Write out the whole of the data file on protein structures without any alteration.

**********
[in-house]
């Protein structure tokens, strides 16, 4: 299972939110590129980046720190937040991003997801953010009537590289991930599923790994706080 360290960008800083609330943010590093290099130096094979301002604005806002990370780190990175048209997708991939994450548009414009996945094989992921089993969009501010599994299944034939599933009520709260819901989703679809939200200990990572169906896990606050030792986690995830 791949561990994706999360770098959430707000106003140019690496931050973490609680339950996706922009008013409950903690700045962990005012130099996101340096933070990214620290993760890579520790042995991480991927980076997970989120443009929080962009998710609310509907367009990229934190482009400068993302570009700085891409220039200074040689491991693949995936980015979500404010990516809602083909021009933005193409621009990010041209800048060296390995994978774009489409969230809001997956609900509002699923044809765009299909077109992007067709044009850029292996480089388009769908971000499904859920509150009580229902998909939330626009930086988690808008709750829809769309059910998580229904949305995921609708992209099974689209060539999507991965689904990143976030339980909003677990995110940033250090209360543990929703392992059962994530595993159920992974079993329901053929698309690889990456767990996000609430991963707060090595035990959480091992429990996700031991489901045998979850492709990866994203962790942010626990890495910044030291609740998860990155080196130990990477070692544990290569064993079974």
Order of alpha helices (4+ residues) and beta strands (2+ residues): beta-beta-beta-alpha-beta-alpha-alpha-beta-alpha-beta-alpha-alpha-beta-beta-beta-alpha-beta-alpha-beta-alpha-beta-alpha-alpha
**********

[in-house]
């Protein structure tokens, strides 16, 4: 299972939110590129980046720190937040991003997801953010009537590289991930599923790994706080 360290960008800083609330943010590093290099130096094979301002604005806002990370780190990175048209997708991939994450548009414009996945094989992921089993969009501010599994299944034939599933009520709260819901989703679809939200200990990572169906896990606050030792986690995830 791949561990994706999360770098959430707000106003140019690496931050973490609680339950996706922009008013409950903690700045962990005012130099996101340096933070990214620290993760890579520790042995991480991927980076997970989120443009929080962009998710609310509907367009990229934190482009400068993302570009700085891409220039200074040689491991693949995936980015979500404010990516809602083909021009933005193409621009990010041209800048060296390995994978774009489409969230809001997956609900509002699923044809765009299909077109992007067709044009850029292996480089388009769908971000499904859920509150009580229902998909939330626009930086988690808008709750829809769309059910998580229904949305995921609708992209099974689209060539999507991965689904990143976030339980909003677990995110940033250090209360543990929703392992059962994530595993159920992974079993329901053929698309690889990456767990996000609430991963707060090595035990959480091992429990996700031991489901045998979850492709990866994203962790942010626990890495910044030291609740998860990155080196130990990477070692544990290569064993079974």
Order of alpha helices (4+ residues) and beta strands (2+ residues): beta-beta-beta-alpha-beta-alpha-alpha-beta-alpha-beta-alpha-alpha-beta-beta-beta-alpha-beta-alpha-beta-alpha-beta-alpha-alpha